Creative Commons - [SOMEWHERE IN THE MIDDLE] This is a way to modify your copyright to allow for sharing, remixing or distribution of your work. There are many "levels" of creative commons licensing. On this page, lists them starting with the most accommodating license type through the most restrictive license type.

There are six major licenses of the Creative Commons:
  • Attribution (CC-BY)
  • Attribution Share Alike (CC-BY-SA)
  • Attribution No Derivatives (CC-BY-ND)
  • Attribution Non-Commercial (CC-BY-NC)
  • Attribution Non-Commercial Share Alike (CC-BY-NC-SA)
  • Attribution Non-Commercial No Derivatives (CC-BY-NC-ND)
Generally, the licenses address different requirements for attribution , share-alike commercial use, and allowing derivative works (can you modify it).

There are four major conditions of the Creative Commons: Attribution (BY), requiring attribution to the original author (giving the author credit); Share Alike (SA), allowing derivative works under the same or a similar license (how you will license any work you create from it); Non-Commercial (NC), requiring the work is not used for commercial purposes (you can't make money from it; and No Derivative Works (ND), allowing only the original work, without derivatives (you can't change it).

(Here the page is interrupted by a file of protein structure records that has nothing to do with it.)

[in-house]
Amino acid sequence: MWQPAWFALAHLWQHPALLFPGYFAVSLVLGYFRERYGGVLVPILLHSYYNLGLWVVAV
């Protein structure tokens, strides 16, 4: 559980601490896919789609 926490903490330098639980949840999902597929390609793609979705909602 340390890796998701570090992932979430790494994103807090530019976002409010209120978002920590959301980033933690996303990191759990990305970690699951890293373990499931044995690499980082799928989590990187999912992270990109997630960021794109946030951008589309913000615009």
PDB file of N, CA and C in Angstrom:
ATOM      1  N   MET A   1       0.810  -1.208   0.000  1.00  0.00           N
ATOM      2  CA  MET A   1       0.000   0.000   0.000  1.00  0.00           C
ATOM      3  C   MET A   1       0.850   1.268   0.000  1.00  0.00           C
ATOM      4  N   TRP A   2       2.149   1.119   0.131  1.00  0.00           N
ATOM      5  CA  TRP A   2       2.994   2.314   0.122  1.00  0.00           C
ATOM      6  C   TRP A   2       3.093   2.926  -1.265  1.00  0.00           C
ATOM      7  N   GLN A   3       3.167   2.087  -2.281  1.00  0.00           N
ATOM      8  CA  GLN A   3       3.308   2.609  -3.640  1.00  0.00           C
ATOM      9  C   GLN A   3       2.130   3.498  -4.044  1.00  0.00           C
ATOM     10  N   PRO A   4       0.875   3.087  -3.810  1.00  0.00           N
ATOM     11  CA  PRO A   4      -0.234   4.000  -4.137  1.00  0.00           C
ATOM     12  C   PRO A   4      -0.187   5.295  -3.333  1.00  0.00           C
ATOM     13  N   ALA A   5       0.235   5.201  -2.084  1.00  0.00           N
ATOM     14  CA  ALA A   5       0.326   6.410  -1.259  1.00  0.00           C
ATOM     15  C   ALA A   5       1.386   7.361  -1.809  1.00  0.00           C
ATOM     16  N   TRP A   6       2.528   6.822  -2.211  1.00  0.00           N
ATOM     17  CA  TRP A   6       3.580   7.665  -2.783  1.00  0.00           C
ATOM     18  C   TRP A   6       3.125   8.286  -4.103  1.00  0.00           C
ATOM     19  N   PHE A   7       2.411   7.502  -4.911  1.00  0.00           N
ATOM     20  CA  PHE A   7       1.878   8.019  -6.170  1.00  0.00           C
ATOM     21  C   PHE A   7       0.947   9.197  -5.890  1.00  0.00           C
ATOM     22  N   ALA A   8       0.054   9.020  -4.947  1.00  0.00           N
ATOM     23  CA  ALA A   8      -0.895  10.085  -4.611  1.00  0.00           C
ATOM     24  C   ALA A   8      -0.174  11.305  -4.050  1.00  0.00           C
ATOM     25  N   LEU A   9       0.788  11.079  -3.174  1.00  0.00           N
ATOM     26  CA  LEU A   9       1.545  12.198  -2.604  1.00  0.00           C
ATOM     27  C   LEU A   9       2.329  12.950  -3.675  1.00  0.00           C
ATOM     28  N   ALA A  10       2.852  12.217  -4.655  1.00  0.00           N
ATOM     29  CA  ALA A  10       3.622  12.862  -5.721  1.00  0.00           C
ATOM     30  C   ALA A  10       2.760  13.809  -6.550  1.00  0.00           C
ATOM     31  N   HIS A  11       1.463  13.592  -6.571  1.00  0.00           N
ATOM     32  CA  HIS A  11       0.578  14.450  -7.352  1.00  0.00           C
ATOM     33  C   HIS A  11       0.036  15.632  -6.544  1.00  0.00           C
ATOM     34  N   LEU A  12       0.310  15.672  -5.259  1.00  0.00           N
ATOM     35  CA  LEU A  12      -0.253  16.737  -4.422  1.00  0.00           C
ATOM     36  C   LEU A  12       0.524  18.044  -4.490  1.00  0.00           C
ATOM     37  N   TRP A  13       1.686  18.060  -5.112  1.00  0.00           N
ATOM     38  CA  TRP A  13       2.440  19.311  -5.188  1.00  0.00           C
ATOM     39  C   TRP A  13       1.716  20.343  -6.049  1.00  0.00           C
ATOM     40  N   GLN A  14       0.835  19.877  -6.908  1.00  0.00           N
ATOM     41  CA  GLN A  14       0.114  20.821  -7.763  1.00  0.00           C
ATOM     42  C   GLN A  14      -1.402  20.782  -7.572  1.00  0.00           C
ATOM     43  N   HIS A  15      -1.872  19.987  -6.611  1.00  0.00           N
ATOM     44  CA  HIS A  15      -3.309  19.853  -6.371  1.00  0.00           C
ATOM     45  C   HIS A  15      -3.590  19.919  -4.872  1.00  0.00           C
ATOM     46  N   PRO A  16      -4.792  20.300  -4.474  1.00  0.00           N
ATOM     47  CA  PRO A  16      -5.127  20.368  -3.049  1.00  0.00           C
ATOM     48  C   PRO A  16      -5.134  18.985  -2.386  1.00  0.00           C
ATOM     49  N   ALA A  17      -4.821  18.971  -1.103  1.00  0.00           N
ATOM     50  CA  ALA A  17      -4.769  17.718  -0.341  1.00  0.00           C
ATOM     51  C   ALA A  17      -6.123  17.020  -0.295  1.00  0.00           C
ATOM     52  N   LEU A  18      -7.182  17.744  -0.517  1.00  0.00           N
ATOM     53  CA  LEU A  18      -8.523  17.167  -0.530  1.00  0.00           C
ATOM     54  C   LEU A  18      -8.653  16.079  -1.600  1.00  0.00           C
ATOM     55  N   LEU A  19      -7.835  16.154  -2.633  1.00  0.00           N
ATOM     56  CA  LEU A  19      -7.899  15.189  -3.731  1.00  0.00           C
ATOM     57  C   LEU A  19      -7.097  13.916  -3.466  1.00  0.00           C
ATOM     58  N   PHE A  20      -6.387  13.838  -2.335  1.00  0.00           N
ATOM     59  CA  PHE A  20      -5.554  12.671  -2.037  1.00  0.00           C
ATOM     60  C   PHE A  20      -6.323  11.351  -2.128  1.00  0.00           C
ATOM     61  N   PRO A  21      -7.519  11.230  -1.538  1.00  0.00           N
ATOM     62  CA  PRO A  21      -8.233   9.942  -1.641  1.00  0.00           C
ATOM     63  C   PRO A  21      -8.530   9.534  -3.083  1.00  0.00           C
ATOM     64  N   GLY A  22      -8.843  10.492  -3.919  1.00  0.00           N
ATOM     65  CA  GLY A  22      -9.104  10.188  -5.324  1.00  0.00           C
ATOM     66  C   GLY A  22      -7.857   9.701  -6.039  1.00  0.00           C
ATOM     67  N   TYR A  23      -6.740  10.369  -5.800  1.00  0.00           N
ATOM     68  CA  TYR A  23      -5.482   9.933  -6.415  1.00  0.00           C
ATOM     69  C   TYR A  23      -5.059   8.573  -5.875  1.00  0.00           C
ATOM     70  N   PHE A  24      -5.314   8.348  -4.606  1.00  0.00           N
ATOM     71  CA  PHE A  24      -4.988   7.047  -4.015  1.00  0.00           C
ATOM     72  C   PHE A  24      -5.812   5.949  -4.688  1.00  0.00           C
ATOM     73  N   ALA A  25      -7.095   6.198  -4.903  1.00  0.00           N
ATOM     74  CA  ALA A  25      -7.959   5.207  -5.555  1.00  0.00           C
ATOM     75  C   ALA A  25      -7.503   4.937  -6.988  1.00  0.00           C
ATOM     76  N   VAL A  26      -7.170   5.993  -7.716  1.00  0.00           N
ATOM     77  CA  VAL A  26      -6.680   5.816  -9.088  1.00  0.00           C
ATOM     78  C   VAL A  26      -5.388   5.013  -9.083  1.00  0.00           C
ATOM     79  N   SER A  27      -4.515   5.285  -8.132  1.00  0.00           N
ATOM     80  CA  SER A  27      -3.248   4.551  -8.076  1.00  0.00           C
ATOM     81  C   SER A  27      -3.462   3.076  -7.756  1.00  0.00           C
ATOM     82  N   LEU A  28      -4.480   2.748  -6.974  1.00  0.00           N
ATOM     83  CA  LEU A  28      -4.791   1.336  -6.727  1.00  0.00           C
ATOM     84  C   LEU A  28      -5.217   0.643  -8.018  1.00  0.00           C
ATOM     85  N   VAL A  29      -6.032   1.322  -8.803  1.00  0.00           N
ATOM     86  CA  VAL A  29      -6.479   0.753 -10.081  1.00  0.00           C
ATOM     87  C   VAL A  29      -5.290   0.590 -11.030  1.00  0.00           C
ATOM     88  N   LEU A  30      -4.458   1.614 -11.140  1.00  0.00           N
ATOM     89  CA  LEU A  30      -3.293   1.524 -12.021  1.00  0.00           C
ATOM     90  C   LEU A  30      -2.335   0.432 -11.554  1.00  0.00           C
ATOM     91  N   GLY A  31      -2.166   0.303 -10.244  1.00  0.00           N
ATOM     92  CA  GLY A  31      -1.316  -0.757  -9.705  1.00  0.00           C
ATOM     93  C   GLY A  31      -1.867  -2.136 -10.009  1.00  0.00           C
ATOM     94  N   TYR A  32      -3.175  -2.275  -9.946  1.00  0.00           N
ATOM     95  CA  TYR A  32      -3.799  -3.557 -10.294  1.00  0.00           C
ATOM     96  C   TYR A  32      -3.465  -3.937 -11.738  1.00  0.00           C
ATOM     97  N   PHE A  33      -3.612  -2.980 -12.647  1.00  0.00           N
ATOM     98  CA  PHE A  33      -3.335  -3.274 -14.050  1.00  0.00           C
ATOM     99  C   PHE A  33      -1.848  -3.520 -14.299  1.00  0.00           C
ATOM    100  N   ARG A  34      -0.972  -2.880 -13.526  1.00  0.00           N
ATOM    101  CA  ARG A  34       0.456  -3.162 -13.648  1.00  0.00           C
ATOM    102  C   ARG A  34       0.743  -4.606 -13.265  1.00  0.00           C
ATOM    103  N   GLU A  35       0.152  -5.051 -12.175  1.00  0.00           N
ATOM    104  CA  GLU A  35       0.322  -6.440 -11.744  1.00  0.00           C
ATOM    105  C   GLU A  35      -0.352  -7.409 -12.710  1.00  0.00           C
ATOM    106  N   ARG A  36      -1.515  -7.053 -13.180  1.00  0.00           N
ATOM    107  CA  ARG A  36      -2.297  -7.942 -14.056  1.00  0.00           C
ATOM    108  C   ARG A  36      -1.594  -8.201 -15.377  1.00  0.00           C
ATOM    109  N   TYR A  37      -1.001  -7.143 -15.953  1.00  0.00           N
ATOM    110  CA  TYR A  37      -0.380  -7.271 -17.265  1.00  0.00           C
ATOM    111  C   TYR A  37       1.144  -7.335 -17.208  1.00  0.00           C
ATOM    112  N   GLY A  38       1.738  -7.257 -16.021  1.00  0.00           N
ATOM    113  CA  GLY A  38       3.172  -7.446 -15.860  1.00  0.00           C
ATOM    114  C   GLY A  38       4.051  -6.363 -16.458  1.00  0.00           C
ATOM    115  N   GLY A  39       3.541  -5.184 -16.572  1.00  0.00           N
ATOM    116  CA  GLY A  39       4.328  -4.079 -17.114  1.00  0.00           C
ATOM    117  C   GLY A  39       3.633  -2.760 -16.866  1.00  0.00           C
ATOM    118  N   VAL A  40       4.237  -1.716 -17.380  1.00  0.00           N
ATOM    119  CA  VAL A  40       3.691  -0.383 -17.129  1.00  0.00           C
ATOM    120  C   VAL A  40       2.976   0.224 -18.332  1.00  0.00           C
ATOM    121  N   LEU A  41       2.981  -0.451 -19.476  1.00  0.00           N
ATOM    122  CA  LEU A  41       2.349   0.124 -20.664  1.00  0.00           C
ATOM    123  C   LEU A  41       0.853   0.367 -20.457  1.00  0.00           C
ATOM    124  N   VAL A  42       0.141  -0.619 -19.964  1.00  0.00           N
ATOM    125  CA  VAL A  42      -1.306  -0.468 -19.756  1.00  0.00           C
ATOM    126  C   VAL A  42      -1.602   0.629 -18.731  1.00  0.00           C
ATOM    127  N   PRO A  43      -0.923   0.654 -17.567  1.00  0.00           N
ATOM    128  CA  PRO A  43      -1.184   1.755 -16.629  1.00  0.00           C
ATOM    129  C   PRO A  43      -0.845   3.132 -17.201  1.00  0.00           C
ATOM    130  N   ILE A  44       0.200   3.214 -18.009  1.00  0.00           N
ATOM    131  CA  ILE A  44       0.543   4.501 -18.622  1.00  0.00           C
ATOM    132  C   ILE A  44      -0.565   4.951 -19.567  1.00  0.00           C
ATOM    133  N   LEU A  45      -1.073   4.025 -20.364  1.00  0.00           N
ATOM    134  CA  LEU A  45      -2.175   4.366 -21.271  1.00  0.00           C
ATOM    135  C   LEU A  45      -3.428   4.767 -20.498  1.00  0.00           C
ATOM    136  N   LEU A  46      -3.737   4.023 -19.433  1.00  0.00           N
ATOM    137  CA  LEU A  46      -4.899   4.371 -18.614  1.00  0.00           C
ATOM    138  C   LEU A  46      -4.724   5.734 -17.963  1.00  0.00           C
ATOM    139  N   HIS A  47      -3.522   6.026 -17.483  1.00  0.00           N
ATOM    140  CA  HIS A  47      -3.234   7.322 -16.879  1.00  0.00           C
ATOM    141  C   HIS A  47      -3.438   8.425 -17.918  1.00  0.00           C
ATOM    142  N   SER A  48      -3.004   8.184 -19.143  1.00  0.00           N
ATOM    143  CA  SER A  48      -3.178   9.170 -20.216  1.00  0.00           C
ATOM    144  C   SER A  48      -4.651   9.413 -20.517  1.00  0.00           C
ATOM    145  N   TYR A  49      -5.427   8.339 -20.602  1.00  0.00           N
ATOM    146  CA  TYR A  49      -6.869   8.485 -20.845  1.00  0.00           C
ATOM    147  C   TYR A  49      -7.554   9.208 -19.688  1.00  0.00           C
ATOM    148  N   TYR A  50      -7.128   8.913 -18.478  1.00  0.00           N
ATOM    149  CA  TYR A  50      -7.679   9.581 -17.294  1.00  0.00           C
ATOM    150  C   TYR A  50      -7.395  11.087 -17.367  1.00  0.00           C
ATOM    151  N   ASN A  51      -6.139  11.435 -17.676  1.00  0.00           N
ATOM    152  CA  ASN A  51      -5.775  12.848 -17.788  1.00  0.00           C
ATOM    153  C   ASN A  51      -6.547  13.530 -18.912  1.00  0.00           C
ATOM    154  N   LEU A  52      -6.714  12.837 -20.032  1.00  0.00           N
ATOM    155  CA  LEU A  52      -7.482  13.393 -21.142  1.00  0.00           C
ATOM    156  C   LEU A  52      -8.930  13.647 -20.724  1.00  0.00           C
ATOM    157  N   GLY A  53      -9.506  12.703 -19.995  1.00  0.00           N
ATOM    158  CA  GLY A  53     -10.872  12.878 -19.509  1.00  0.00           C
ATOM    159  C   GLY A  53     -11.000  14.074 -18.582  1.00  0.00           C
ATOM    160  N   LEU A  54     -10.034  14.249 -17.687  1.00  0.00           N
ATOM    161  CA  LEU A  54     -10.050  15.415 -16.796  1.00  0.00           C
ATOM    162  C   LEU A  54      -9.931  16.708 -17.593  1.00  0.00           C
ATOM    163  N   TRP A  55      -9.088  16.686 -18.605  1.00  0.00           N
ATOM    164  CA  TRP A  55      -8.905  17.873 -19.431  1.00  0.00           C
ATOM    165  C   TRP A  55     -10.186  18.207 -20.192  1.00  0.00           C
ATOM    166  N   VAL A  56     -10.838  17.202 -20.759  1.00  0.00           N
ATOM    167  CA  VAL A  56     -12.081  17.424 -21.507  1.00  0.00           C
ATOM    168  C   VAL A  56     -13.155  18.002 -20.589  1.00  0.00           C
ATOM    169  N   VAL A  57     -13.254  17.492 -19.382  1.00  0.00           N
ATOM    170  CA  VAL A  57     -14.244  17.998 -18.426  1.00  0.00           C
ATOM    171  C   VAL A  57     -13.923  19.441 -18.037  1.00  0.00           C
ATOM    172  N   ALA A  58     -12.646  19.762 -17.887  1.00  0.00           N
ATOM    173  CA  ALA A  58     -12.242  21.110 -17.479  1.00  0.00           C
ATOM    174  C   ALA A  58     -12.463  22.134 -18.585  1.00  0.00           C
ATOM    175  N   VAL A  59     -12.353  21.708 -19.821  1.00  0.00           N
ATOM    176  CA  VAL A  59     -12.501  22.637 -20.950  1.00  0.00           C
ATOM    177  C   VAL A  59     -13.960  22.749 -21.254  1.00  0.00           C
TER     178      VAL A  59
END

Additional options include the CC0 option, or "No Right Reserved." For software, Creative Commons offers three licenses: the BSD License, the CC GNU LGPL license, and the CC GNU GPL. (I'm still learning about those three....)
I encourage my students to start at the following sites to find CC or public domain images:

I know I have a lot left to learn, but at least I am encouraging my students to become aware of intellectual property rights and make it less likely that they will become "uninformed and unintentional plagiarists."